Monday, November 26, 2007

Daring Bakers November Challenge - Tender Potato Bread

This month the Daring Bakers challenged themselves to make Potato Bread. You may think that this doesn't sound particularly hard or exciting, but I assure you that would be an incorrect assumption.

The lovely Tanna of My Kitchen in Half Cups chose this recipe so that we'd be able to expand our baking horizons and use new ingredients. I have never baked with potatoes so I was looking forward to see how the bread would turn out. After reviewing the recipe I got to work and didn't leave it to the last minute like I usually do.

First of all, the dough turned out very soft and sticky. I ended up adding 7 and a half cups of flour to get a nice dough consistency. I let it proof in my oven and unfortunately didn't use a big enough bowl because when I came back after the first rise, the dough was exploding over the sides. Be aware that the recipe makes a lot of dough.

I had enough dough to make a 9 x 13-inch pan holding 12 buns and two 9-inch round focaccia breads. Sadly, I don't have a picture of the latter since they got eaten first. I added some shredded cheese to the bun tops and baked them up. Let me just say, the bread was wonderful.

The potato bread had a chewy texture and a crispy crust. It definitely didn't taste like regular white bread but it didn't taste like potatoes either. The buns rose so high that you were full after just one. I used them to eat with chili and turned the rest into breakfast egg and cheese sandwiches. It was a winner and I didn't have any problems with potato weights or the yeast. I would, however, make less next time.

For the complete recipe, please visit Tanna and for all the many talented creations made by my fellow Daring Bakers, check out the blogroll.

Wednesday, November 21, 2007

Quick Orange Buns

I've wanted to make these buns forever but each time I tried to, I never had oranges. I don't always buy them because I don't like peeling them. (I know, that's pretty lame.) Our fruit basket usually has apples, pears and bananas - easy fruit. However, on the last shopping trip I bought a mesh bag of oranges because in November there isn't a lot of in-season fruit to choose from.

These buns are made from a scone-type dough with the addition of eggs. It is soft and I didn't add too much extra flour so they wouldn't become tough. Kneading it was sticky business but it shaped into a square really well. The orange sugar mixture you use to fill the buns was a little excessive as a lot of it leaked out the sides. I believe that perhaps this was done on purpose to create a caramelized filling however I would reduce it next time.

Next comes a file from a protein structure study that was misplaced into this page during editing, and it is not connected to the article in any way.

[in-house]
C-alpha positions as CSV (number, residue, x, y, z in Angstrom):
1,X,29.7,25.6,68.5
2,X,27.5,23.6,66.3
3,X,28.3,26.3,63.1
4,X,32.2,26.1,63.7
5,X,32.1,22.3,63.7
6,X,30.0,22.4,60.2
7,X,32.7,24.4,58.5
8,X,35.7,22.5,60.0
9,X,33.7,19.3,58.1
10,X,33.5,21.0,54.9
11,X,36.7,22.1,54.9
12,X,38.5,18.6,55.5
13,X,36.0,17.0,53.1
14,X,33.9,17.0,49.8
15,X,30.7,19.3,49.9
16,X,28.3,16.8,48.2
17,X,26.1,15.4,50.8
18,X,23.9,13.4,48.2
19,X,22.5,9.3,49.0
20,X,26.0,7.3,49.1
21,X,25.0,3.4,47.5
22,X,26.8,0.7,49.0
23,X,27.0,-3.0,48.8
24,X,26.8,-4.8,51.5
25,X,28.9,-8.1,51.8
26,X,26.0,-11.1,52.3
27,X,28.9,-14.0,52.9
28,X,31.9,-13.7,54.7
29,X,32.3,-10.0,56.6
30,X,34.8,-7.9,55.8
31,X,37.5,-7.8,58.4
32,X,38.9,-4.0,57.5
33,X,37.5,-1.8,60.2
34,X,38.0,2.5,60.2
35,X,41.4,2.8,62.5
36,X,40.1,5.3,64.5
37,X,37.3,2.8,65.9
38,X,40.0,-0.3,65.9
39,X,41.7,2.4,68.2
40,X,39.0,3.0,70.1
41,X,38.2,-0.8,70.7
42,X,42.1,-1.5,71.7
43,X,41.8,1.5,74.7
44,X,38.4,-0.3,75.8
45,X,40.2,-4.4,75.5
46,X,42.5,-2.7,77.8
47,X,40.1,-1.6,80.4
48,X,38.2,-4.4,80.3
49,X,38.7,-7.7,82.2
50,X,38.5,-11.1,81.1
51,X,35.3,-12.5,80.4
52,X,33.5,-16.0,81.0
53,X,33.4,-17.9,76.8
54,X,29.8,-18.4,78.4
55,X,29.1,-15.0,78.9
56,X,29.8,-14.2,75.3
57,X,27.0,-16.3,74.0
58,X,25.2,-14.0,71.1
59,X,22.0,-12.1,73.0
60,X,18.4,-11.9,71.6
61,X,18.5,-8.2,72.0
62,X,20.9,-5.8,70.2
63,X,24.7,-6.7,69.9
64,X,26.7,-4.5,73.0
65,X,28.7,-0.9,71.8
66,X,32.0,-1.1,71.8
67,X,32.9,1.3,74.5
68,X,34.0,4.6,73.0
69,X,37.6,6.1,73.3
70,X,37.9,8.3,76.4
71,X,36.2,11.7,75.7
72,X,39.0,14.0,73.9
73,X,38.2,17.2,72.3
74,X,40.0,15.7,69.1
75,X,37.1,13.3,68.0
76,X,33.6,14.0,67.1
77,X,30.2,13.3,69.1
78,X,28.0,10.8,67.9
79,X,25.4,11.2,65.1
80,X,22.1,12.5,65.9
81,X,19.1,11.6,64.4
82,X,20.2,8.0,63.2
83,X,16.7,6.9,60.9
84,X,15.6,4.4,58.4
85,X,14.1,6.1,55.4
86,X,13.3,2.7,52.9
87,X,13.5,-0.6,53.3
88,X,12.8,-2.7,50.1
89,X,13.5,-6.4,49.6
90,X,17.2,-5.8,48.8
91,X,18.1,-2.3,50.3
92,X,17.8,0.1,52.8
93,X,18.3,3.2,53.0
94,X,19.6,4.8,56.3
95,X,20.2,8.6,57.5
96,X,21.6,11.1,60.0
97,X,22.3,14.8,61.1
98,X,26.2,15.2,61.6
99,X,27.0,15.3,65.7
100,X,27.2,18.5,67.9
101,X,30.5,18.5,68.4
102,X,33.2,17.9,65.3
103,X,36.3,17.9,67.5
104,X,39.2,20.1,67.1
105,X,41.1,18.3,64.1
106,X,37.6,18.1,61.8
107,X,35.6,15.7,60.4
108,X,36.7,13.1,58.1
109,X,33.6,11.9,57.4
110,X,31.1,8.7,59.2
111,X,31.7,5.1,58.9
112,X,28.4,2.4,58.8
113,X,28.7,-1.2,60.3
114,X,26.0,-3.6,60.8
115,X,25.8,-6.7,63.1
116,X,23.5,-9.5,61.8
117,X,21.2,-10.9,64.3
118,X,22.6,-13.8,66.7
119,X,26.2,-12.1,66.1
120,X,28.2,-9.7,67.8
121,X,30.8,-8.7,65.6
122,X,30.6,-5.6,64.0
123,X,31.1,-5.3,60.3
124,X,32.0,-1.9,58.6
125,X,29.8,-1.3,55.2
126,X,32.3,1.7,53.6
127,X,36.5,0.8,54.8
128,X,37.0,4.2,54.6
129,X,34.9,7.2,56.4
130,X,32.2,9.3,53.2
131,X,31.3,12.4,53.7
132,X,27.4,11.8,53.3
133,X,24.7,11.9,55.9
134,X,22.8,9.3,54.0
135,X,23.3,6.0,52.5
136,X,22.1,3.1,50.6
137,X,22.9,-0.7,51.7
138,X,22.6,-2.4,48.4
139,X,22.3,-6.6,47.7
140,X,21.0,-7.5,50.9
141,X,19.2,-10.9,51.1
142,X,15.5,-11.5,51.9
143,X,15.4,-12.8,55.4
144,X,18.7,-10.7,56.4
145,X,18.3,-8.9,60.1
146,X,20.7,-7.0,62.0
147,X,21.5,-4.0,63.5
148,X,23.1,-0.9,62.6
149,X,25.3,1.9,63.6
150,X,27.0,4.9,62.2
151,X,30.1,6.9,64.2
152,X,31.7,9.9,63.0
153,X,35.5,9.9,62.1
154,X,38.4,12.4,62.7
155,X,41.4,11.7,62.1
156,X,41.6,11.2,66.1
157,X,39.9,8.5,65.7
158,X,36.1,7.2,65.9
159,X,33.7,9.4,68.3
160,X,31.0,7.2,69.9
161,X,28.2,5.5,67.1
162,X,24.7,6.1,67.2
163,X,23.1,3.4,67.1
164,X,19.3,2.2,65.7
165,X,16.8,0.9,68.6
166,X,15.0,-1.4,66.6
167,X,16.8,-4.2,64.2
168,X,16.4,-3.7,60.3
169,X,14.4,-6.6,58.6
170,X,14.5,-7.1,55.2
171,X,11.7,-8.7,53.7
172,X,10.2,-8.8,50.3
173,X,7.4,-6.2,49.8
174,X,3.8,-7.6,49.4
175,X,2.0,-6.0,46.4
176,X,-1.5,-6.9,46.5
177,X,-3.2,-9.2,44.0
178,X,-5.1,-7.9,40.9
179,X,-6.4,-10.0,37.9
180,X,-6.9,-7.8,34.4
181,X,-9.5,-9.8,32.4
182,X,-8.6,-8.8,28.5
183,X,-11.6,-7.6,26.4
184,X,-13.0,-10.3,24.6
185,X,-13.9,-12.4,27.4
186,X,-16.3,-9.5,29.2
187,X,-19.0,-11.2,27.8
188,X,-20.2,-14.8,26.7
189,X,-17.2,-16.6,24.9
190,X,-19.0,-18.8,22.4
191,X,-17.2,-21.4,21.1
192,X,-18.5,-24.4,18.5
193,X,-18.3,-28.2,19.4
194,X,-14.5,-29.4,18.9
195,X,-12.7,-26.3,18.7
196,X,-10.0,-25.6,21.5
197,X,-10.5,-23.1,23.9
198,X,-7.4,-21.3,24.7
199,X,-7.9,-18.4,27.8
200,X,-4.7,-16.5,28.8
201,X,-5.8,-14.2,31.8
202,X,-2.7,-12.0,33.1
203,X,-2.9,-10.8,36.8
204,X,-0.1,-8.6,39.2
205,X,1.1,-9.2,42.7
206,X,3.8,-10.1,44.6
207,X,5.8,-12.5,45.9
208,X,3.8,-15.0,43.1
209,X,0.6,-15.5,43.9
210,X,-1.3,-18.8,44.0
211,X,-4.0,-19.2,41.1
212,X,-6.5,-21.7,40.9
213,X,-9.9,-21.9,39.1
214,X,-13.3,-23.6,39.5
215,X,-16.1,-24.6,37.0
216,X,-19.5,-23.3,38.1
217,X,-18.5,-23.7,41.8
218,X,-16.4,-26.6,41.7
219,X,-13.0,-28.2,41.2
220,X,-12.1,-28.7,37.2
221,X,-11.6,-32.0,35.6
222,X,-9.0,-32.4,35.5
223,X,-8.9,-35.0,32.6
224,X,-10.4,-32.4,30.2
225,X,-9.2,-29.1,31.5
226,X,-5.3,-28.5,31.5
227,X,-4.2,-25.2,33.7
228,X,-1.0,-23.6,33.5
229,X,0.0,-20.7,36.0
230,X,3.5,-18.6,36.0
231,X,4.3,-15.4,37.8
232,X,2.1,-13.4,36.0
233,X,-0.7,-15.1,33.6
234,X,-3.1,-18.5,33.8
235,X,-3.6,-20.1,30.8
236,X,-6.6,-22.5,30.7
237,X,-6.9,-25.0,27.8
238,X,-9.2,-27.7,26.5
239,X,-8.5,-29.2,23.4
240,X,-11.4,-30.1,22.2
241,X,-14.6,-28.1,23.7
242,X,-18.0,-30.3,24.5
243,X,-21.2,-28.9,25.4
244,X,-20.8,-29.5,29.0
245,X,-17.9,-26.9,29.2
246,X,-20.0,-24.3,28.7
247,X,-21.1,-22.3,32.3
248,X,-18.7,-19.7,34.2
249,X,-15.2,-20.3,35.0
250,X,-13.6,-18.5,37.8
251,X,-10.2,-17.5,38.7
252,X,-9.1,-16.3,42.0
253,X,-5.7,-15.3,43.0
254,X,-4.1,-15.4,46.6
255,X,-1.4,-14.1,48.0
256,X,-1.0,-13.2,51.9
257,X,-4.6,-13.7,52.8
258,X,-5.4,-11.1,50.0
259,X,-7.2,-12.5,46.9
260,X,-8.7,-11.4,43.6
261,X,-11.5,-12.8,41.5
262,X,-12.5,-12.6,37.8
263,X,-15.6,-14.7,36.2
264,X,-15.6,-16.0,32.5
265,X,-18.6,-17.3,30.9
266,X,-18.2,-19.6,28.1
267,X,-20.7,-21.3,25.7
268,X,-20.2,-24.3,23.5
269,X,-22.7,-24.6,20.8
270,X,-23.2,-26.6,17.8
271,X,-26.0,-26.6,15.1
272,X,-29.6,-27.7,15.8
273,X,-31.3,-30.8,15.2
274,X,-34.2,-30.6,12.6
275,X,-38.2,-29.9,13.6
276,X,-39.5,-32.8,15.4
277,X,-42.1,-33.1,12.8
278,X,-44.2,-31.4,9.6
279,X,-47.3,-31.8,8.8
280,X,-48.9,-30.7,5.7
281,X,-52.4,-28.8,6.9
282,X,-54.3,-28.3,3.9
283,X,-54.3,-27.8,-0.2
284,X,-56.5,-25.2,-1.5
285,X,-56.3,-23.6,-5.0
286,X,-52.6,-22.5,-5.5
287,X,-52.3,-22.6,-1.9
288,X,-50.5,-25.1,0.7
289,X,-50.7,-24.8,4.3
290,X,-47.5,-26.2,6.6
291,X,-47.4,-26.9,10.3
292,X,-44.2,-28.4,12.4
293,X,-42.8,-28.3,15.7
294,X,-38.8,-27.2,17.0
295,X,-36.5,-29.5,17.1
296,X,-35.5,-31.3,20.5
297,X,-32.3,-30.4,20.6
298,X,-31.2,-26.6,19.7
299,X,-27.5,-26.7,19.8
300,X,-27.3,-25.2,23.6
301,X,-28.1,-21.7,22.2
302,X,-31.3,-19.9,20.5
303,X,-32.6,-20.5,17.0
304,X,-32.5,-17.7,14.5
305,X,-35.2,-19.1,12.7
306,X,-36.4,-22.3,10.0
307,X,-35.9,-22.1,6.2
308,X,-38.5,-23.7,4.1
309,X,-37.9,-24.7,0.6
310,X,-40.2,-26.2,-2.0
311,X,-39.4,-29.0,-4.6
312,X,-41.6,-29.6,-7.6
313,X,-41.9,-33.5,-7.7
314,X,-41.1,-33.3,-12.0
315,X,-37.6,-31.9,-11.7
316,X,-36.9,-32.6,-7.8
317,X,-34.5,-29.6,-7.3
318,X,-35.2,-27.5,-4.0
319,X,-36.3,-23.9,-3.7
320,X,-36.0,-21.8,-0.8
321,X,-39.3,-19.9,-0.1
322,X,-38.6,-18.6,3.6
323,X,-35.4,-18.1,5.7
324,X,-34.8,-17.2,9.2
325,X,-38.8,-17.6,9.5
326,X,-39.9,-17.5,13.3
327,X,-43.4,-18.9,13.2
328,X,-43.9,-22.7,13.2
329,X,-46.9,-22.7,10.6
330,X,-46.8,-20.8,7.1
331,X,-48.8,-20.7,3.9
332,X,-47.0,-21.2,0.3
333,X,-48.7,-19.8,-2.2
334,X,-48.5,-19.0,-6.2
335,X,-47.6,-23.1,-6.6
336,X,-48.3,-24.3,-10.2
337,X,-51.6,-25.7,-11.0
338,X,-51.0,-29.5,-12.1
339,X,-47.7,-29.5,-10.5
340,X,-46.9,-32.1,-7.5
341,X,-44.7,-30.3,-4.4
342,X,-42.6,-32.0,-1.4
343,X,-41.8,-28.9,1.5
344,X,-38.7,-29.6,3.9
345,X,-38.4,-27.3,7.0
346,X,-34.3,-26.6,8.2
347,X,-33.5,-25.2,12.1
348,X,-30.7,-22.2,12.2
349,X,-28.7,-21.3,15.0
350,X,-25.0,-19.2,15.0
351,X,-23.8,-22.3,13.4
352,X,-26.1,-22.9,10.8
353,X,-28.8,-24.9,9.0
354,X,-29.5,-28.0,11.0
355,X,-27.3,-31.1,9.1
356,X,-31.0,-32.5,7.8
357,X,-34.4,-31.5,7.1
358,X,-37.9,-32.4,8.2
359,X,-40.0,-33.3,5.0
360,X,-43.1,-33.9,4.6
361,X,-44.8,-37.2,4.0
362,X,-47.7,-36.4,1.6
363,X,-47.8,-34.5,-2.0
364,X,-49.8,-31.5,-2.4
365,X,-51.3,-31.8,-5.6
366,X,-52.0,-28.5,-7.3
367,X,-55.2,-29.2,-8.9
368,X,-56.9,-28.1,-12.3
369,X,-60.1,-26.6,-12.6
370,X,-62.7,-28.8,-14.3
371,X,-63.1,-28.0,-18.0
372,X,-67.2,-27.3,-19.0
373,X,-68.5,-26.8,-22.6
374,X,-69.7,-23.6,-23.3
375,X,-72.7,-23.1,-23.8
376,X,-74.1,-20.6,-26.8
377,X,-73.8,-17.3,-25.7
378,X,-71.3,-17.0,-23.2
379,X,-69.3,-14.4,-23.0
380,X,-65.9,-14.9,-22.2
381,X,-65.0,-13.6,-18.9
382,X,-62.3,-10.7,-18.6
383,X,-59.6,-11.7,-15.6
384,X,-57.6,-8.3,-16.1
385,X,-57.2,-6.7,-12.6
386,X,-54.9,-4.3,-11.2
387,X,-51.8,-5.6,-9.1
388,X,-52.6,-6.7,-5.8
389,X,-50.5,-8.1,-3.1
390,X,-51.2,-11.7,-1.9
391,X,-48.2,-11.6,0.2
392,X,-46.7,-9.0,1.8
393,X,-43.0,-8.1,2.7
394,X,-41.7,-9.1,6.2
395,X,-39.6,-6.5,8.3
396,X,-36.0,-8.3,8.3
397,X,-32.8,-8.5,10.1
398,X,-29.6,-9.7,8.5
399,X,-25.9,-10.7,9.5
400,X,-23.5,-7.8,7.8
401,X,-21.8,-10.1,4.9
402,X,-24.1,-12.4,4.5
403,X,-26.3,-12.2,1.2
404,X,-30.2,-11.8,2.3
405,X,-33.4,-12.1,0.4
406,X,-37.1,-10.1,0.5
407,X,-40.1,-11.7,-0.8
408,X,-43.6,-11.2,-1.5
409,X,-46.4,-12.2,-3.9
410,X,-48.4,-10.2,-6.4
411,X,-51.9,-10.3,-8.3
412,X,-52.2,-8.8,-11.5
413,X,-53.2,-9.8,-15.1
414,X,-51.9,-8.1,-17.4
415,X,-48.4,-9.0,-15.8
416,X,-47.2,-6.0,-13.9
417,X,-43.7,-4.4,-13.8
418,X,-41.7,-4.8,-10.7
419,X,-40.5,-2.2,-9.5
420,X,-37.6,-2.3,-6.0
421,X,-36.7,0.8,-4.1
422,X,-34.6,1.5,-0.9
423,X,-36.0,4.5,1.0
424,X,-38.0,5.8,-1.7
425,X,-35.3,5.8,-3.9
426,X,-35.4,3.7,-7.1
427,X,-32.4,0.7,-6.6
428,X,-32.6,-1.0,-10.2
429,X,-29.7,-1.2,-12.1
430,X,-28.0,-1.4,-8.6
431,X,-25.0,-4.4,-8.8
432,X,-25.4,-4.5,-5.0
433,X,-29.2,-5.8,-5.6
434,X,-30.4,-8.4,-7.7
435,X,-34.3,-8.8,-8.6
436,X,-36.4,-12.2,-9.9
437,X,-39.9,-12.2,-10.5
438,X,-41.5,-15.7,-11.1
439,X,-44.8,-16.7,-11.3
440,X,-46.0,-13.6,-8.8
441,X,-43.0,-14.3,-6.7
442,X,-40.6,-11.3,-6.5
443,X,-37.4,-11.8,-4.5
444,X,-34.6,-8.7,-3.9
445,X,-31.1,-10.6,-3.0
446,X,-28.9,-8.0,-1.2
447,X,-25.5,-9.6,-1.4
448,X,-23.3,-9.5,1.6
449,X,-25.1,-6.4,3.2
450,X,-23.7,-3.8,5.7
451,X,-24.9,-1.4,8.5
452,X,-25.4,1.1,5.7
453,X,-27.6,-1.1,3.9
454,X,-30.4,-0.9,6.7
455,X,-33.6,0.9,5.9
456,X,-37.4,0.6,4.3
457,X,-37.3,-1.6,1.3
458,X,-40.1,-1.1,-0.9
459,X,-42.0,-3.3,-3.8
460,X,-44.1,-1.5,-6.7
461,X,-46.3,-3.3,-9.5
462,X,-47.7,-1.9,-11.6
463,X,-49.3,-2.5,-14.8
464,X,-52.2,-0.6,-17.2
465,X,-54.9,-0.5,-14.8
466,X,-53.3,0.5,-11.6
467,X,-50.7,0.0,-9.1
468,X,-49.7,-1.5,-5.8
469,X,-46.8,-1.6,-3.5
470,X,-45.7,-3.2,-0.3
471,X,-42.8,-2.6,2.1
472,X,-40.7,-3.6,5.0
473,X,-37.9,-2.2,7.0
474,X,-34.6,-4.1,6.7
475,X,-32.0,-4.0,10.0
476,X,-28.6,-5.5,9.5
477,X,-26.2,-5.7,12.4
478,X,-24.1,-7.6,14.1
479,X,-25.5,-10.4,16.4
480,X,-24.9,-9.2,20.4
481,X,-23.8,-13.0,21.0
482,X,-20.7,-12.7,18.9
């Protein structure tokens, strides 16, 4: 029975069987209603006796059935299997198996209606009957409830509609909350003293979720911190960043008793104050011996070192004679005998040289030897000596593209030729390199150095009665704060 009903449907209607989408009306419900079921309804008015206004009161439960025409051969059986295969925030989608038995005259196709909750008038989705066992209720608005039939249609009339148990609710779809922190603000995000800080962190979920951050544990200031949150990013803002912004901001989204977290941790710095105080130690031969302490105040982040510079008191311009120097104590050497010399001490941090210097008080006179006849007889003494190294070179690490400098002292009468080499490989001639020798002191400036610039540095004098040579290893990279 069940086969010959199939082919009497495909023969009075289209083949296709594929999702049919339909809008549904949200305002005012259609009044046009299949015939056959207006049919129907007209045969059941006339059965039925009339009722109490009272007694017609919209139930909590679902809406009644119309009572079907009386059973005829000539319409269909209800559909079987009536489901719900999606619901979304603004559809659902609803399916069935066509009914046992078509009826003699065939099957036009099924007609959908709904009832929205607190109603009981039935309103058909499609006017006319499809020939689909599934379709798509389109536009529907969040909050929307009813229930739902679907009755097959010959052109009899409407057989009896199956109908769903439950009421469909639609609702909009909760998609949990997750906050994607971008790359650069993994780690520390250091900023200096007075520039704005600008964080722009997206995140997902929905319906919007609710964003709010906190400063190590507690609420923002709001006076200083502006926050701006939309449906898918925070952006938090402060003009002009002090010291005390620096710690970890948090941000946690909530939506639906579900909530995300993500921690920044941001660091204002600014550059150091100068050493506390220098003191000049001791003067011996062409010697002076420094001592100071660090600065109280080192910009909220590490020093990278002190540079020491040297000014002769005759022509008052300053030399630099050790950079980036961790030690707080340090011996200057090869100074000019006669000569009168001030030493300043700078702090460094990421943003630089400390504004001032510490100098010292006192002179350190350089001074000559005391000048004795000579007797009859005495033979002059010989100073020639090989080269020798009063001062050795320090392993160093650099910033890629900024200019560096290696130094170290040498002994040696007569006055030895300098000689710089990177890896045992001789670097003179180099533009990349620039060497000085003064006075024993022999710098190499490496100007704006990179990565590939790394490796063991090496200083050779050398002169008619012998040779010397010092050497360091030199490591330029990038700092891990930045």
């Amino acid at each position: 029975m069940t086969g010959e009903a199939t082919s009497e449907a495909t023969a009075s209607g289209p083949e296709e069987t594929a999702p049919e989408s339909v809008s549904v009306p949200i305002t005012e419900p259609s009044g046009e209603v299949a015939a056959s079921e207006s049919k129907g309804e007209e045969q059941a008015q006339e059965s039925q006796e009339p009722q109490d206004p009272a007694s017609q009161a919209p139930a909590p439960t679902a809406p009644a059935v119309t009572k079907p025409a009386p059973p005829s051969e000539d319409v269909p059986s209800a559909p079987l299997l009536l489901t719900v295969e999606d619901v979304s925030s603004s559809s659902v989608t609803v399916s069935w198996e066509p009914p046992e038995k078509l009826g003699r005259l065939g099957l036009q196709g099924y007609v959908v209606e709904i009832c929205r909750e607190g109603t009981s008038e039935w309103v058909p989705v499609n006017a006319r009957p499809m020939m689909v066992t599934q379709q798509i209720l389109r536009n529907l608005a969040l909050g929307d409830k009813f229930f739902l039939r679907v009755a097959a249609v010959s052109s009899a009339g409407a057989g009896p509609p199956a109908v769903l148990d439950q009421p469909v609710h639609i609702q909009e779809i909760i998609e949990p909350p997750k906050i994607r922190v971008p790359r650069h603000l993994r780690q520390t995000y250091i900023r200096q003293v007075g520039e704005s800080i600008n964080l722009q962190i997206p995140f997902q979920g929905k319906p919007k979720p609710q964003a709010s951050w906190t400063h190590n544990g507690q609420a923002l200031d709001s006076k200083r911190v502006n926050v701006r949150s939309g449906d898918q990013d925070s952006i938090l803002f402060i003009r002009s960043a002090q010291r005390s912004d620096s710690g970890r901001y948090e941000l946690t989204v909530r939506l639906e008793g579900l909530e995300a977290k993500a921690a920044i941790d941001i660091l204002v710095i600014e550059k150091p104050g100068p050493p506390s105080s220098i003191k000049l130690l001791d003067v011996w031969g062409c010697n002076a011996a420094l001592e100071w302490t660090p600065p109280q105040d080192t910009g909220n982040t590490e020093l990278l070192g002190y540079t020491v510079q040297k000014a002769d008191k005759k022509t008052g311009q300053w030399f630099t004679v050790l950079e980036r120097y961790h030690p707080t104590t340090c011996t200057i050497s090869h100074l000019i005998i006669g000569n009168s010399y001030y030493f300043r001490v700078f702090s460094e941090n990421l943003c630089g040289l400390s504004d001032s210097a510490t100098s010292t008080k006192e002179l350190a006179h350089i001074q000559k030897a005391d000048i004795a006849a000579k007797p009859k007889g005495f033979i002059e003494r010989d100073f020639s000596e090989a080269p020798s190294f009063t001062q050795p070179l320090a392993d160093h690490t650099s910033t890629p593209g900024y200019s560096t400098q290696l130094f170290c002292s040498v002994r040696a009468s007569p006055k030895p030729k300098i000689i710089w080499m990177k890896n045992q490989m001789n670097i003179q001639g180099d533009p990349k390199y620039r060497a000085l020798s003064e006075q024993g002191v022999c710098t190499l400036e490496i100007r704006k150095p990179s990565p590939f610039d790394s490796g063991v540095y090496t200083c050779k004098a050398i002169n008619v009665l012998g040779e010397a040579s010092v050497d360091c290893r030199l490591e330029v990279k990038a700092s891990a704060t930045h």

Rolling the dough took some patience and coaxing. Soft dough + lots of sugar = sighs of frustration. The final product does not look remotely rolled. They do taste really yummy though. The sugar gives the top a nice sweet crunch and the bun itself is fluffy, like a homemade tea biscuit. I'm sure that they would have been even better had the sugar not leaked out the bottom of my tube pan and filled the oven with smoke. Baking the buns in a tube pan makes a pretty ring that can be pulled apart and eaten with a pat of butter or drizzled with an icing sugar glaze.

Recipe: Quick Orange Buns

Friday, November 16, 2007


Kipferl is an almond vanilla cookie hailing from Germany. From what I've managed to find out, it is a Christmas cookie shaped like a crescent that is eaten with tea and jam but I think you could eat these little delicacies anytime morning, noon and night.

The dough is similar to a sugar cookie with the addition of ground almonds. After a brief chilling period, they're shaped and baked. I think some of my crescents look like "U"s and "C"s. It took me some time to get them all looking similar. They do take a little extra effort and my dough got really hard so I had to soften it up to keep from crumbling. Once they come out of the oven , they're dusted with more sugar and ready to be enjoyed.

Kipferl has a distinct and pronounced vanilla flavour while the almonds add a gentle undertone. They browned considerably after 12 minutes so watch them closely. The cookie texture is like a sugar cookie but the ground almonds add a bit of texture. Overall, I really liked making and eating the Kipferl. They taste really fabulous the next day or even the day after after the flavours have had a chance to mingle. Again, they would make an interesting and tasty addition to any cookie tray.

Recipe: Kipferl